So I ask how much is too much? I know this woman, she is a bit of a pain in our volunteer group, very much an attention grabber. Was this her need for attention? Keep in mind her husband is part of the Senior ranks, and also keep in mind he has deployed before and he is going in a training billet. Is this really the example she should be putting out to the younger wives?
So I thought to myself, if she isn't doing this for attention, if she is the type that can not keep it together, and I am not talking about crying hard, I am talking about a full out fall on the ground hysterical crying, shouldn't she maybe say her good byes at home?
So I ask you much is too much. Oh ya and BTW, the word of this got on the bus and started a landslide of questions from some of the Marines worried that it was their wife that had the break down.

Sunday, April 3, 2011

Proud Pop

This weekend we went to visit our son at college. It was a great trip as always but also a very important one for our son and also my husband. My son was finally issued his Cammies..his Marine Marpat. I kind of get why it was so important...kinda. I have been moved by my son in his JROTC uniform in High School and in his Khaki uniform in ROTC. But for him and my hubs the Cammies were pivotal. I guess it is because his cammies are identical to his dads. It's almost for me like when he was little and played dress up in his dads cammies except now they are his and he isn't playing dress up. Every step of this journey has been amazing, it's not over yet, he has a ways to go but I know he will make it and I know he will be an awesome addition to the Corps. He loves the Corps, and I am so happy he found early what his passion was and I am even more thrilled he is on this journey and embraces it.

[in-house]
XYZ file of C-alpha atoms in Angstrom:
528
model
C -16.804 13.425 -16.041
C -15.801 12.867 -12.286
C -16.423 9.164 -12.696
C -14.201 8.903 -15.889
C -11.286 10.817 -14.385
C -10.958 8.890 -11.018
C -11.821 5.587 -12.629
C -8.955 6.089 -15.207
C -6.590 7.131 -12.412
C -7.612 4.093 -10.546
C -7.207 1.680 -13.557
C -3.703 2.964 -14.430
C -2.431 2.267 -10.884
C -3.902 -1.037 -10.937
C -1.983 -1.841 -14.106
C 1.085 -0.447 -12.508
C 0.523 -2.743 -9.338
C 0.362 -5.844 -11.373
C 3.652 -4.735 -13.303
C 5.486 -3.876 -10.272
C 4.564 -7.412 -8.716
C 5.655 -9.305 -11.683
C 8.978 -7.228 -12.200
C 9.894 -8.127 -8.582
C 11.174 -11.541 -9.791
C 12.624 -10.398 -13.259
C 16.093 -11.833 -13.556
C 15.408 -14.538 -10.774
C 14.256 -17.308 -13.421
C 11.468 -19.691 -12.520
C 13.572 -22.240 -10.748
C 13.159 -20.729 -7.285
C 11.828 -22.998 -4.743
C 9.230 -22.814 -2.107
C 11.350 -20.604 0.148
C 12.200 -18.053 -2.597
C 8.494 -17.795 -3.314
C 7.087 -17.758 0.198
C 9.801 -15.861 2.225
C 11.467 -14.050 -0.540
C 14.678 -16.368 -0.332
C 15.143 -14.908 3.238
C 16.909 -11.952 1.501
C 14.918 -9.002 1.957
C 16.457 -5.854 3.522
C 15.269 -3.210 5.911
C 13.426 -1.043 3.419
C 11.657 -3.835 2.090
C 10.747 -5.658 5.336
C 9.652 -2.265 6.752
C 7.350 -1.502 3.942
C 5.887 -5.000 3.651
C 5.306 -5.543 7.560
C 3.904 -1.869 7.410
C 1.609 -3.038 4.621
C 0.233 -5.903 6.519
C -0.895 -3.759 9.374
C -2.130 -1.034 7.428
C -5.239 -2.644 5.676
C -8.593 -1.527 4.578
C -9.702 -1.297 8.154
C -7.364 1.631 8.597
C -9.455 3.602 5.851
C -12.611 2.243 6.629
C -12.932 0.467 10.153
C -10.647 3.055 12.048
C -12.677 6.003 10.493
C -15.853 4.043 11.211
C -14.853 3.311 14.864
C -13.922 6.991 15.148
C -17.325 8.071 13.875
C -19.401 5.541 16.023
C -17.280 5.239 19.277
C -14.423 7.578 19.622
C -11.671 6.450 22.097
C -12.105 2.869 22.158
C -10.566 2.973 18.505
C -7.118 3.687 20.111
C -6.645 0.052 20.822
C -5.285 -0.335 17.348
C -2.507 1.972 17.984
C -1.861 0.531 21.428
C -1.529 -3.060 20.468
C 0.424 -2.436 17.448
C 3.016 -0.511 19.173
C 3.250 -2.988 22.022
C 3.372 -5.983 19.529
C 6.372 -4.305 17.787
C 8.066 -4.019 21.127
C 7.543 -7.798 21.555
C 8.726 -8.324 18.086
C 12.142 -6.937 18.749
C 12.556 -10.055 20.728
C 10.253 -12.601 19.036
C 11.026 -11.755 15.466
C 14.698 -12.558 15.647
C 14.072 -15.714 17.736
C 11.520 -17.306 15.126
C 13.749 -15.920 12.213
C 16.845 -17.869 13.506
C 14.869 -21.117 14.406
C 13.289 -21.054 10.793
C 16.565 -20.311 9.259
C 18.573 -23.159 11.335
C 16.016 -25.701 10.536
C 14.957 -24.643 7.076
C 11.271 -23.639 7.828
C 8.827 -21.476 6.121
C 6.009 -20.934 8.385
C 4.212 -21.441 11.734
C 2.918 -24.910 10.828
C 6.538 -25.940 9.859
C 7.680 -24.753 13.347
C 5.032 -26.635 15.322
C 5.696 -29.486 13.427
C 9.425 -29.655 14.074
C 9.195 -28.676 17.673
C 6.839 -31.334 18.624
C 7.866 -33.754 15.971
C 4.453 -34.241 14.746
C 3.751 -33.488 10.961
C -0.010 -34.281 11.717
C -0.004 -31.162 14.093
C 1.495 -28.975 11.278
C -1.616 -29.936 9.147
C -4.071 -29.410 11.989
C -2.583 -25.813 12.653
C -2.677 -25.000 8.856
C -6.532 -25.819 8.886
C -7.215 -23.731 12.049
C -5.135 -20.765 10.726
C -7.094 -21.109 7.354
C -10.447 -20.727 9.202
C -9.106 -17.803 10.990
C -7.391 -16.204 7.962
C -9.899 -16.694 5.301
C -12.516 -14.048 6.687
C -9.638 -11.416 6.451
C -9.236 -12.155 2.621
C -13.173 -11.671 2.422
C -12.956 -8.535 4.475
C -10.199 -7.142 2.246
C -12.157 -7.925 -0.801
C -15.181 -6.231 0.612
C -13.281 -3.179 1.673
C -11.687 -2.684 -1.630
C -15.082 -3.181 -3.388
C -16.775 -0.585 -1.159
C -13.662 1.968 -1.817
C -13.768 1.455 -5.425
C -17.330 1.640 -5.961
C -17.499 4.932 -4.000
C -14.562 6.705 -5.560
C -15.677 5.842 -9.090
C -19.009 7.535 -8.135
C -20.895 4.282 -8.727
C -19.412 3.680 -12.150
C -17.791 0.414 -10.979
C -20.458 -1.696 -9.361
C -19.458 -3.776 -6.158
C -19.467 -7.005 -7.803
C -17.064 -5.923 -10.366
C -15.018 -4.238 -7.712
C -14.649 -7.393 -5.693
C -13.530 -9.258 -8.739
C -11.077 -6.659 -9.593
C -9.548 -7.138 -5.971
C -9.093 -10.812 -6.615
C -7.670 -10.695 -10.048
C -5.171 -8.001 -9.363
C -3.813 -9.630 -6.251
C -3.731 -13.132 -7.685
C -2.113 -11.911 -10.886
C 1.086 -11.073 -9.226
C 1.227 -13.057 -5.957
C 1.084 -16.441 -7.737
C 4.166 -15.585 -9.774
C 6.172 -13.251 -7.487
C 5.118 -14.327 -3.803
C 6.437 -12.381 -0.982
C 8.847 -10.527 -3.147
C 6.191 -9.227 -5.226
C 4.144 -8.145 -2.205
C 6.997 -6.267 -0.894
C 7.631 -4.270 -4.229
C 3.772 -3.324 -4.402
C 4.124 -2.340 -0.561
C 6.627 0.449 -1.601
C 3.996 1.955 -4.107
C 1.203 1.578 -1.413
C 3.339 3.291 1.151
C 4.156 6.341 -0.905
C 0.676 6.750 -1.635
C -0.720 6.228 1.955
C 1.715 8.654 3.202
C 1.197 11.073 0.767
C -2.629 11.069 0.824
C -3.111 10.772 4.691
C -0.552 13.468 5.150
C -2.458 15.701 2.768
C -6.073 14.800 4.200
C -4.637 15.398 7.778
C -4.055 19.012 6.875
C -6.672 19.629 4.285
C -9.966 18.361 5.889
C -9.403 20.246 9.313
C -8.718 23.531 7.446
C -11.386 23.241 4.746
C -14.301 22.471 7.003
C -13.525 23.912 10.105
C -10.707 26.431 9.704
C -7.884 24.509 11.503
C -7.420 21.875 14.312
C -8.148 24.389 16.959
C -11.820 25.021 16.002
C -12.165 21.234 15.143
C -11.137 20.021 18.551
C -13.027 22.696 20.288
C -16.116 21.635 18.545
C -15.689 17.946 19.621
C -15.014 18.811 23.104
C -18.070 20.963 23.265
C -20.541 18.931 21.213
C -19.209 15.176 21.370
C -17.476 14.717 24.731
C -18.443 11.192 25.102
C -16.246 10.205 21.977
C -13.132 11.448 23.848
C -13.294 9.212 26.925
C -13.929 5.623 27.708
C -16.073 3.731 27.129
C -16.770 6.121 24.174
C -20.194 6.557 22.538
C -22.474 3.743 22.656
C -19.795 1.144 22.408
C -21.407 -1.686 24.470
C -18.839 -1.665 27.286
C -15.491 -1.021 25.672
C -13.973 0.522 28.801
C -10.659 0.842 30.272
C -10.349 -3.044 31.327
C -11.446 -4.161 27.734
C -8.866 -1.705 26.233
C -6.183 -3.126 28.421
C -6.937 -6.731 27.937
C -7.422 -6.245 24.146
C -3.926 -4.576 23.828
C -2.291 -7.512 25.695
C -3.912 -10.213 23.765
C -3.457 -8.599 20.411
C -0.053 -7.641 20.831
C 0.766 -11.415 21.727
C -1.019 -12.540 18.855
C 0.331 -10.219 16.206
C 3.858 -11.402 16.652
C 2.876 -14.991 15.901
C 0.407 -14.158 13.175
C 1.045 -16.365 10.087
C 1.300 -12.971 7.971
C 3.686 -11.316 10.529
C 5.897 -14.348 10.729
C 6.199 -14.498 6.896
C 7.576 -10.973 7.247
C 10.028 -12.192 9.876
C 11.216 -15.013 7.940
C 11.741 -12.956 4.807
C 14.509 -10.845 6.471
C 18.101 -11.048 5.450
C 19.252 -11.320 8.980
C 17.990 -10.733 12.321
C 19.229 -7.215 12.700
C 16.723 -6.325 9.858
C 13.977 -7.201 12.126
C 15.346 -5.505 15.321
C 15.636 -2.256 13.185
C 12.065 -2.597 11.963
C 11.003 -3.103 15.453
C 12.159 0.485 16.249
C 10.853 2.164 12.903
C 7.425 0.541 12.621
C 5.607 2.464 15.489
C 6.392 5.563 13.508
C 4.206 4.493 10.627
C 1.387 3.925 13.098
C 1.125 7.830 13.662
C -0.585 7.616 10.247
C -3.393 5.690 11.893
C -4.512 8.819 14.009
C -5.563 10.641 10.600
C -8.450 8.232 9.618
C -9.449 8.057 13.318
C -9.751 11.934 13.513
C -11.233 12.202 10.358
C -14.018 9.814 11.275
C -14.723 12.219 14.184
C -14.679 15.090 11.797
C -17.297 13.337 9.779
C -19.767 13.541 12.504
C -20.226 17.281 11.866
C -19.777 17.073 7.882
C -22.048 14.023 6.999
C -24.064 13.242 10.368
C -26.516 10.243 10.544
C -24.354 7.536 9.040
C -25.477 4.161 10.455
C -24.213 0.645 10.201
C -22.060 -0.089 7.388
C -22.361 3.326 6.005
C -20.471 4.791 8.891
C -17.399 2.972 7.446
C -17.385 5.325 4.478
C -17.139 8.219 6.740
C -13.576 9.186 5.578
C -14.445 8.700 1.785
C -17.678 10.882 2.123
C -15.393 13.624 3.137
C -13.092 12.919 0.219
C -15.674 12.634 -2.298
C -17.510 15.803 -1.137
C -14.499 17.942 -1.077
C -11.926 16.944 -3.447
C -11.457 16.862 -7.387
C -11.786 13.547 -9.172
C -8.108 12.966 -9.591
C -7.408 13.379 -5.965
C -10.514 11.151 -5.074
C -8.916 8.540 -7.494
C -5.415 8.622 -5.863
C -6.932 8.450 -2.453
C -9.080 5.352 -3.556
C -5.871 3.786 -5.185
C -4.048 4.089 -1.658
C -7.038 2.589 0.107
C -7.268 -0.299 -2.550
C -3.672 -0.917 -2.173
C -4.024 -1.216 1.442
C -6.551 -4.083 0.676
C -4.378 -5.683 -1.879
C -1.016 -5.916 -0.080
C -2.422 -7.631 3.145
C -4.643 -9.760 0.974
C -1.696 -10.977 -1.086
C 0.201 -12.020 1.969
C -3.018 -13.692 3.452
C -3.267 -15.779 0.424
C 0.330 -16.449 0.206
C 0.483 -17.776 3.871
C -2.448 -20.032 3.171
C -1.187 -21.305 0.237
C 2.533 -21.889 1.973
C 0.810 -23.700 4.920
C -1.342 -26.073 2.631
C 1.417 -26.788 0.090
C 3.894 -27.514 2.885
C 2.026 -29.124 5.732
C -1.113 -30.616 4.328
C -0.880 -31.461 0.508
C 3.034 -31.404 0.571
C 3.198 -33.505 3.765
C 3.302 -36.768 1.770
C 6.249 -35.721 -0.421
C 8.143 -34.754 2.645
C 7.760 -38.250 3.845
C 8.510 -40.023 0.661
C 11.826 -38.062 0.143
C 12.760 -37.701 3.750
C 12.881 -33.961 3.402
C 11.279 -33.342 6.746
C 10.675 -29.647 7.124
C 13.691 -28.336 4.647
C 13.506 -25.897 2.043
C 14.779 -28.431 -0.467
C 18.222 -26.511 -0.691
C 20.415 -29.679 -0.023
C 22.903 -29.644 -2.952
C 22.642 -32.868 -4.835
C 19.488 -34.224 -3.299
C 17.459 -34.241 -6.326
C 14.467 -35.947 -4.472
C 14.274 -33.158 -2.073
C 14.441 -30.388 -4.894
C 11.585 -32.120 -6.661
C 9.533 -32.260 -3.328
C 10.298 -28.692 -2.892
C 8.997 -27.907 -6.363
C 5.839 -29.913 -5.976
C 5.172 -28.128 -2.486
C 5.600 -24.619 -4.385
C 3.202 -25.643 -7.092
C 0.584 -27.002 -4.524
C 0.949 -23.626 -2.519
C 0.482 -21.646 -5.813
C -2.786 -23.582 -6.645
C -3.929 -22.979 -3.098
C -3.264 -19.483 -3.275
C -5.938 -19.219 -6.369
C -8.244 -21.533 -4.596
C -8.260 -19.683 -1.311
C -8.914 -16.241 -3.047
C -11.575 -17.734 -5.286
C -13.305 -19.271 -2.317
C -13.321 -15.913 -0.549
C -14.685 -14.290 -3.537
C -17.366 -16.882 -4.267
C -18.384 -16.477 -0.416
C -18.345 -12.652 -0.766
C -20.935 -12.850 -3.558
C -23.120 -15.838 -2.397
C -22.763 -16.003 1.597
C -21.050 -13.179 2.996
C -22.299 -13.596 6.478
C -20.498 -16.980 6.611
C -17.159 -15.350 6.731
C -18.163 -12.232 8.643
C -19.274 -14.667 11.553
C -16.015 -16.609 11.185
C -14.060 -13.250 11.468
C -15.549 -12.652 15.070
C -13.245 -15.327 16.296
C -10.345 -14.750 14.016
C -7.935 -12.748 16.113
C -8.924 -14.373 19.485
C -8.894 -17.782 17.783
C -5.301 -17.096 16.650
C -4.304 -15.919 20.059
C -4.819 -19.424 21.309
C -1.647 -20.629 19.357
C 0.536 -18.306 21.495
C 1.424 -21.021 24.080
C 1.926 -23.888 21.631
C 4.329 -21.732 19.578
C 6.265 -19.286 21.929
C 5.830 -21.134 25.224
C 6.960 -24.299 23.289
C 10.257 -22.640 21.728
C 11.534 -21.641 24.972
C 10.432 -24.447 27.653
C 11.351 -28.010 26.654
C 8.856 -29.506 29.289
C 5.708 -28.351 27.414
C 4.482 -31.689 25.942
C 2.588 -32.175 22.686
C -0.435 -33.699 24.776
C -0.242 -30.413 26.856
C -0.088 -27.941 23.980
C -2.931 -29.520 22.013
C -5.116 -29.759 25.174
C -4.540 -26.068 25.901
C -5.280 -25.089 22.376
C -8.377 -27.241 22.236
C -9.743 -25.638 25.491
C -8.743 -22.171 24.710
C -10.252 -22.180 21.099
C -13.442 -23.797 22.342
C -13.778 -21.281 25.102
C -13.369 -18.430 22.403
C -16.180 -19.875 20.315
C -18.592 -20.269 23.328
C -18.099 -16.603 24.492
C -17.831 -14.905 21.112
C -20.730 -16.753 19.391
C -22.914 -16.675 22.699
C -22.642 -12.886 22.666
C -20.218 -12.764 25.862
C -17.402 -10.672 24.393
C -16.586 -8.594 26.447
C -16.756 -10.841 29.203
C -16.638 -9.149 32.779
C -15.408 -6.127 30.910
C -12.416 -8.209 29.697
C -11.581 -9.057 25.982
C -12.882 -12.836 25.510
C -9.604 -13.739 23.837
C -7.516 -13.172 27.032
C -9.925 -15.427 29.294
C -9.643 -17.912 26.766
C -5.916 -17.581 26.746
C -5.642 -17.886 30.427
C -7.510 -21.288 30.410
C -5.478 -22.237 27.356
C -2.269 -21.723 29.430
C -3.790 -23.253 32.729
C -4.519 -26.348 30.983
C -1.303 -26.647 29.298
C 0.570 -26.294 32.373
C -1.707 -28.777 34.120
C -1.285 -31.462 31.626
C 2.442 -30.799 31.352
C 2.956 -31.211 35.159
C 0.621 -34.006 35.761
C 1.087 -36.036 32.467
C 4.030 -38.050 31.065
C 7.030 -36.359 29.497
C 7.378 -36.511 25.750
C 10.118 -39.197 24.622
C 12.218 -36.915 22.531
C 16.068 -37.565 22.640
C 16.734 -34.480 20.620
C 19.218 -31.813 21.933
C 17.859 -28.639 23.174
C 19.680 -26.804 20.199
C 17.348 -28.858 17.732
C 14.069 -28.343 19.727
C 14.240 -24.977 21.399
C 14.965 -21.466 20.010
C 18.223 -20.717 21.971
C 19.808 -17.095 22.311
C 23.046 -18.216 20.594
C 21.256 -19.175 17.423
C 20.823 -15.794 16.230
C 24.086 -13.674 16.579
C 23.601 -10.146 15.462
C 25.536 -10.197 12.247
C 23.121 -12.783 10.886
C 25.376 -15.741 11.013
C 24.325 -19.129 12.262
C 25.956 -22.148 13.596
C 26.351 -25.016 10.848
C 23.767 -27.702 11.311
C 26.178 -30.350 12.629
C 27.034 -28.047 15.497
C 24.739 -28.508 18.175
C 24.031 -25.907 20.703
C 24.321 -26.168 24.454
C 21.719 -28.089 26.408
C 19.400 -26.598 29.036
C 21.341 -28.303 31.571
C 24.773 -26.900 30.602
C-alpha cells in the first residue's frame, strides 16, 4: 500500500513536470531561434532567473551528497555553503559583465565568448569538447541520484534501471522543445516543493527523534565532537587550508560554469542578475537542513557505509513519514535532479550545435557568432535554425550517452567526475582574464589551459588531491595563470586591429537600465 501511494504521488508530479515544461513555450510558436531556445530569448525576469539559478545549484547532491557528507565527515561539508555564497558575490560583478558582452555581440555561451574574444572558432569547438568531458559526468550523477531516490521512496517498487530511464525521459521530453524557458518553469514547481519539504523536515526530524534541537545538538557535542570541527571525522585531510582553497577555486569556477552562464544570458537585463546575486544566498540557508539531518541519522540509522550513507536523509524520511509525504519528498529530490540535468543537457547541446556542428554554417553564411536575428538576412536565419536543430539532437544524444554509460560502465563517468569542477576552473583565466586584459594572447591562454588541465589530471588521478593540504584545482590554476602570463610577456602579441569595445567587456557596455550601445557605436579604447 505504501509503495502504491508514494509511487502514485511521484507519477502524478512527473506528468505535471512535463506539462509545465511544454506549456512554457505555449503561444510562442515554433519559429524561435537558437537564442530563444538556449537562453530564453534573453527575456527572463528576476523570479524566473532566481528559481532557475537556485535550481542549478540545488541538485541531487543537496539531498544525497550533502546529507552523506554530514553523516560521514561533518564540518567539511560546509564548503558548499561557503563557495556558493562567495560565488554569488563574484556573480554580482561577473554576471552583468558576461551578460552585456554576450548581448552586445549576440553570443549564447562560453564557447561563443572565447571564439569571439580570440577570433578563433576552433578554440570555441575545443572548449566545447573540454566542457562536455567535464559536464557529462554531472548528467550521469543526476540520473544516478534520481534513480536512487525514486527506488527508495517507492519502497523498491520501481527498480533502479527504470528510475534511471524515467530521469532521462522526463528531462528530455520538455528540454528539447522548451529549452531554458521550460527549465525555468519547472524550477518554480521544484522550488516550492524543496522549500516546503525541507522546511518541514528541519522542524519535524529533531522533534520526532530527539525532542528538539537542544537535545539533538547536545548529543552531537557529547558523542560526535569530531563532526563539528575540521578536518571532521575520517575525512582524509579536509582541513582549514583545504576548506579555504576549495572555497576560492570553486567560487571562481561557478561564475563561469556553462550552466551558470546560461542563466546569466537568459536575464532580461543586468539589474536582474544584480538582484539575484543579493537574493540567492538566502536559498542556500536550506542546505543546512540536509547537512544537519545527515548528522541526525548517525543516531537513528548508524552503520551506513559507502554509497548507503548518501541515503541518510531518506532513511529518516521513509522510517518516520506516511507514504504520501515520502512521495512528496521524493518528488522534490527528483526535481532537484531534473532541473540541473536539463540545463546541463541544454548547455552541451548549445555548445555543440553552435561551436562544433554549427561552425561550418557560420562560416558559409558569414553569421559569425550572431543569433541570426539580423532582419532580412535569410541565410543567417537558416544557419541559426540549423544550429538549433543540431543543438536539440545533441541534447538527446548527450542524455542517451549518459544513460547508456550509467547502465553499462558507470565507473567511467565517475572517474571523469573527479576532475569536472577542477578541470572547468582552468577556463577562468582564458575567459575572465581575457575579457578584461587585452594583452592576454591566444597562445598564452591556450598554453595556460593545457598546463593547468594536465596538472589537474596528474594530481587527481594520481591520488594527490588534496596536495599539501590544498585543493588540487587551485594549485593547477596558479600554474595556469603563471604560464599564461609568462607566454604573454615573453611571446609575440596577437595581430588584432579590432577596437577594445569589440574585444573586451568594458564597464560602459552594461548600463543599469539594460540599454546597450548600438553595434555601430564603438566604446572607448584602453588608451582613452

What a journey he is on.....what a fine young man.